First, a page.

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tv   Inside Story  Al Jazeera  November 30, 2015 11:30pm-12:01am EST

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thanks. >> good to see you. >> i'm antonio mora, thank you for joining us. for more news go to swar ray suarez is up next with "inside story". ♪ z >> the united states has run thousands of air strikes in syria and iraq. france and russia are now in the war. nato member turkey is involved up to its eye teeth, but as he saw in the russian jet shootdown, not always with the same priorities as its assumed allies. stop me when you think we have
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reached something that sounds like world war 3.0. it's the inside story. ♪ welcome to "inside story." i'm ray suarez. no, i'm not suggesting that this conflict is as extensive or threatening as the total war fought in every corner of the globe in world war ii. but when the list of combatants in iraq and syria is as long as this, it makes both the war on the ground and diplomacy at the bargaining table extremely complex. exhibit a, turkey's recent shootdown of a russian military jet in the skies over syria.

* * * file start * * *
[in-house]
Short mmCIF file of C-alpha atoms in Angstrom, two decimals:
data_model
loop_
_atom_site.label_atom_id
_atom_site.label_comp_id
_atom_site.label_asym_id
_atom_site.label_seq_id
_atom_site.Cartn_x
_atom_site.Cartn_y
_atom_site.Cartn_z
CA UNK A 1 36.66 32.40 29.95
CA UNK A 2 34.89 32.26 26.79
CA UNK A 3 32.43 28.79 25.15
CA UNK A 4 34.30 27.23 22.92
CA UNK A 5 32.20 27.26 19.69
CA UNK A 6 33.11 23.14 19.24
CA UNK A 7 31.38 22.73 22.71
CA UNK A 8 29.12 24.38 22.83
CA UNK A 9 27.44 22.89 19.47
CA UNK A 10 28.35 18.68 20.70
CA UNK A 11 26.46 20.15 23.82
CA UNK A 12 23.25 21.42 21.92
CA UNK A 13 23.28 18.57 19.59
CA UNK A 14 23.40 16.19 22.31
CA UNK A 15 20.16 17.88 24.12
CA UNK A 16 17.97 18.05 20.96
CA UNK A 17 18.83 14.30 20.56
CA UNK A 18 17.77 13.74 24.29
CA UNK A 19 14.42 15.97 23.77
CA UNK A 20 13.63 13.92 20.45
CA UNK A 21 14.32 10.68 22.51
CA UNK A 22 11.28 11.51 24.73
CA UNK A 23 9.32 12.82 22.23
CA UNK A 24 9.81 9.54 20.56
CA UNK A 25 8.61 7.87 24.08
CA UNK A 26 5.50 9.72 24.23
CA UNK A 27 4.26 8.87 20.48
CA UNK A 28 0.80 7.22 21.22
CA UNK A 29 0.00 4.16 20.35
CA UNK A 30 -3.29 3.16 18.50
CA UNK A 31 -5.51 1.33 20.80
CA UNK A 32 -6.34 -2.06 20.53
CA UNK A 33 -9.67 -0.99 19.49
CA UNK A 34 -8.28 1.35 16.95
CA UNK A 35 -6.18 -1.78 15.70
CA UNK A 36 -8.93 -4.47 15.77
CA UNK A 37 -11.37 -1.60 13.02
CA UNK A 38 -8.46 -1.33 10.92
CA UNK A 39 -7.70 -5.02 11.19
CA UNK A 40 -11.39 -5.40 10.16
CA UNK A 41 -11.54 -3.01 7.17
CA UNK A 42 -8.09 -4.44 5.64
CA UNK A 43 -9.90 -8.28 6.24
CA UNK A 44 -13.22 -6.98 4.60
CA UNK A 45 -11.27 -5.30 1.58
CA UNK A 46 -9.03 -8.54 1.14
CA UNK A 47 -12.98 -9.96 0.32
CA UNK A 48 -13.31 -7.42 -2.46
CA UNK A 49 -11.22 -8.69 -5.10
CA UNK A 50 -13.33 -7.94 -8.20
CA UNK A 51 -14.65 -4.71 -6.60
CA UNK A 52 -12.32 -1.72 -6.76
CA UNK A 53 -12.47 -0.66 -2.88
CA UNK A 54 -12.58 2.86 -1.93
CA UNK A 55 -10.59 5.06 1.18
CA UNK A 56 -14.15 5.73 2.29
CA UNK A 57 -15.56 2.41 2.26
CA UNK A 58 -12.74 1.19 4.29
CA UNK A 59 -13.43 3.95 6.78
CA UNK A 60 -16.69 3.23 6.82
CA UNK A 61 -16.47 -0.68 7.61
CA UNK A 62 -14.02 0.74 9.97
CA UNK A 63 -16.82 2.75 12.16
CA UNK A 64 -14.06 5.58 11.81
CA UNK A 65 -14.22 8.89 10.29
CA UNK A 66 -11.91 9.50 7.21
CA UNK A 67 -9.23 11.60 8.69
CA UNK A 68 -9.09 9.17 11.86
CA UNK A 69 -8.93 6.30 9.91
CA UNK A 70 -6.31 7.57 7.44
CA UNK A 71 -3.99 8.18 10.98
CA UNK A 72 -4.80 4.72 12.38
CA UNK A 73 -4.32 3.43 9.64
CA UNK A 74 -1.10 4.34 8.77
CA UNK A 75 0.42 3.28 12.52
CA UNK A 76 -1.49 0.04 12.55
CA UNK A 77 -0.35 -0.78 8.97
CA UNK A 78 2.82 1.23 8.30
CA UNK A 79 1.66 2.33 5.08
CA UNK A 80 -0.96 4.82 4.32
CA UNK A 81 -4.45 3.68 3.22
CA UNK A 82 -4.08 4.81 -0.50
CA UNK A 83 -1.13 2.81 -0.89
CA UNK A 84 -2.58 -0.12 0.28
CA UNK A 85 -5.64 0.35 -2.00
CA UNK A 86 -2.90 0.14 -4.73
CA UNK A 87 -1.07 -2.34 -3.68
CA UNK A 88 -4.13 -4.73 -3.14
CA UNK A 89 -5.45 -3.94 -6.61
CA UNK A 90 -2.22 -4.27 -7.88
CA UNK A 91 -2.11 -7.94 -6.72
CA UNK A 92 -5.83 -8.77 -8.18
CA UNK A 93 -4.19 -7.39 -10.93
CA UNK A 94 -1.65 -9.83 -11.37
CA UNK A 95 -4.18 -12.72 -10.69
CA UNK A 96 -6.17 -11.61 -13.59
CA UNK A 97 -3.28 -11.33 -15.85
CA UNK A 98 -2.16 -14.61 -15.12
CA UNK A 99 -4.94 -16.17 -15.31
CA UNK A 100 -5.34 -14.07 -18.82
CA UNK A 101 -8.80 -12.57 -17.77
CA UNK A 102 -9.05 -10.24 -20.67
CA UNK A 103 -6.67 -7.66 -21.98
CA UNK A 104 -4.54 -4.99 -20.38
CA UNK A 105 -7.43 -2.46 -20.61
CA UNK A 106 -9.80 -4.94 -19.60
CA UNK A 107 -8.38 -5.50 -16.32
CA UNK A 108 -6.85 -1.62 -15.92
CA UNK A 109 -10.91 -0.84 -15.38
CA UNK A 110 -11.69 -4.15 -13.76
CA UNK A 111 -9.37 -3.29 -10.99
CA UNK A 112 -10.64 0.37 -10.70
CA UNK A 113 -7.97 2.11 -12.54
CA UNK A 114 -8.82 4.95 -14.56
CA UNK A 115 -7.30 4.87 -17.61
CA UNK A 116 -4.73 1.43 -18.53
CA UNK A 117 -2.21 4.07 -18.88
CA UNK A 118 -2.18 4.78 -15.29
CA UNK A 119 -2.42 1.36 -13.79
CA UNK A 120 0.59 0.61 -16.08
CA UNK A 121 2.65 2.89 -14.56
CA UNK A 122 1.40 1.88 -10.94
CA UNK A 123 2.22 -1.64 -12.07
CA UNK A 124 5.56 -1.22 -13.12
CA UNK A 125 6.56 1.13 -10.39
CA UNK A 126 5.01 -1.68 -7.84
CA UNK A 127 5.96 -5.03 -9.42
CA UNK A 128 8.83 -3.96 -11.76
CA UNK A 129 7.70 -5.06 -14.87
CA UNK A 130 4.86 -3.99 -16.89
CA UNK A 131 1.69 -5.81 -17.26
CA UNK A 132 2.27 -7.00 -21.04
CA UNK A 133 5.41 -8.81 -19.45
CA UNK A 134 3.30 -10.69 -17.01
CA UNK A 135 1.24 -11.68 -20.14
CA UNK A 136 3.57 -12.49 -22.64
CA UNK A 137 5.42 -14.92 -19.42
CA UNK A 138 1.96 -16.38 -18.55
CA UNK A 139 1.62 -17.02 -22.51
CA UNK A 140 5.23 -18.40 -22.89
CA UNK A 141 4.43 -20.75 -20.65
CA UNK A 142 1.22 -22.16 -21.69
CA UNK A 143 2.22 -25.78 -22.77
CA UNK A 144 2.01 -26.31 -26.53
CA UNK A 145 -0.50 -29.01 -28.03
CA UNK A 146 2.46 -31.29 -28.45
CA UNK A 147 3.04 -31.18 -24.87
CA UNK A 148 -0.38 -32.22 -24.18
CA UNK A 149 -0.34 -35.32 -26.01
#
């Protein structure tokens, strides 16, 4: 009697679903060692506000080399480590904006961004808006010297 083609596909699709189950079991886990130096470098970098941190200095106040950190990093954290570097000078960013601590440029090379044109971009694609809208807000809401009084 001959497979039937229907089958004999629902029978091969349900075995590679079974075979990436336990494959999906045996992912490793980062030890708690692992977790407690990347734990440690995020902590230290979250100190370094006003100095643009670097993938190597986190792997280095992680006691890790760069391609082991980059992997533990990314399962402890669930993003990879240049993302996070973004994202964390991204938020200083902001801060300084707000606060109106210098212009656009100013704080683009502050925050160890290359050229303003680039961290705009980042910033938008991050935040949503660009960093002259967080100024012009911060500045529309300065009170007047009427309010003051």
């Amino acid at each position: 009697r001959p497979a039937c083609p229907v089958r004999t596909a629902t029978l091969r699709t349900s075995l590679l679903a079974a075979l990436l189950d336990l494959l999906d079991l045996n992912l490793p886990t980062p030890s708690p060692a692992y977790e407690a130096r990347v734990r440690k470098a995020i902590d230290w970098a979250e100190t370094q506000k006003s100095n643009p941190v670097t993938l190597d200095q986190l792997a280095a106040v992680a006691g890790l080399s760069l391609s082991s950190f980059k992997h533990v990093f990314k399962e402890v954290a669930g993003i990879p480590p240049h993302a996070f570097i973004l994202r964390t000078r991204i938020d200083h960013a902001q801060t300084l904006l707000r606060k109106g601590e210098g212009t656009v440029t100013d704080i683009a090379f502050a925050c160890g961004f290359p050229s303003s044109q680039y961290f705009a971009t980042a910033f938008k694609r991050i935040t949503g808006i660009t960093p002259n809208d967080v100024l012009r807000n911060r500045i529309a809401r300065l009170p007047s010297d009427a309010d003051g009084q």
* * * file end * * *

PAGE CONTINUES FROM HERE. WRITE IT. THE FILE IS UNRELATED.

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turkey says it warned the jet repeatedly. russia denies that took place. turkey has refused to apologize, russia has laid on economic sanctions. al jazeera america claimed responsibility for the paris attacks. france is fighting back hard. >> we would like to see russia concentrating its efforts to fight our common enemy isil. >> an unconventional war with an unusual enemy. nato says russia is targeting syrian rebels other than isil. in an effort to prop up syrian president bashar al-assad. some of those rebels are receiving military support from
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the u.s. and its allies. >> i would like to see russia playing a constructive role in syria, and fighting isil. >> last week, turkey used american-made f-16 fighter jets to shoot down a russian war plain that turkey says it briefly violated its air space. >> the protection of our air space, land border is not only a right, but a duty for my government. and no turkish prime minister or president or authority will apologize because of committing -- because of protecting our border. >> reporter: shortly after the jet crashed a russian helicopter was destroi -- destroyed. their weapon of choice an